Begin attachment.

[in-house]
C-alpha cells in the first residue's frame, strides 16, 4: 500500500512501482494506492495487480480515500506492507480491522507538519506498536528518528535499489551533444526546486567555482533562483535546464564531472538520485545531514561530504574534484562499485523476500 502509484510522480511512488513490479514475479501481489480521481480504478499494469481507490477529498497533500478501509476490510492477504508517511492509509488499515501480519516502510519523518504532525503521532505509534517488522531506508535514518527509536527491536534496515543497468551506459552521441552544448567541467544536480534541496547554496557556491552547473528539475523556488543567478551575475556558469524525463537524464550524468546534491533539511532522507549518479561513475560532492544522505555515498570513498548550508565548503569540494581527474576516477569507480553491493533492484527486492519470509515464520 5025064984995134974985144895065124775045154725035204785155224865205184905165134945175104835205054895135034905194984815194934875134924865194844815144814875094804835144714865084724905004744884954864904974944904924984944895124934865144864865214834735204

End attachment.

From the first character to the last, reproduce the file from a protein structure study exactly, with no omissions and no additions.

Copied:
[in-house]
C-alpha cells in the first residue's frame, strides 16, 4: 500500500512501482494506492495487480480515500506492507480491522507538519506498536528518528535499489551533444526546486567555482533562483535546464564531472538520485545531514561530504574534484562499485523476500 502509484510522480511512488513490479514475479501481489480521481480504478499494469481507490477529498497533500478501509476490510492477504508517511492509509488499515501480519516502510519523518504532525503521532505509534517488522531506508535514518527509536527491536534496515543497468551506459552521441552544448567541467544536480534541496547554496557556491552547473528539475523556488543567478551575475556558469524525463537524464550524468546534491533539511532522507549518479561513475560532492544522505555515498570513498548550508565548503569540494581527474576516477569507480553491493533492484527486492519470509515464520 5025064984995134974985144895065124775045154725035204785155224865205184905165134945175104835205054895135034905194984815194934875134924865194844815144814875094804835144714865084724905004744884954864904974944904924984944895124934865144864865214834735204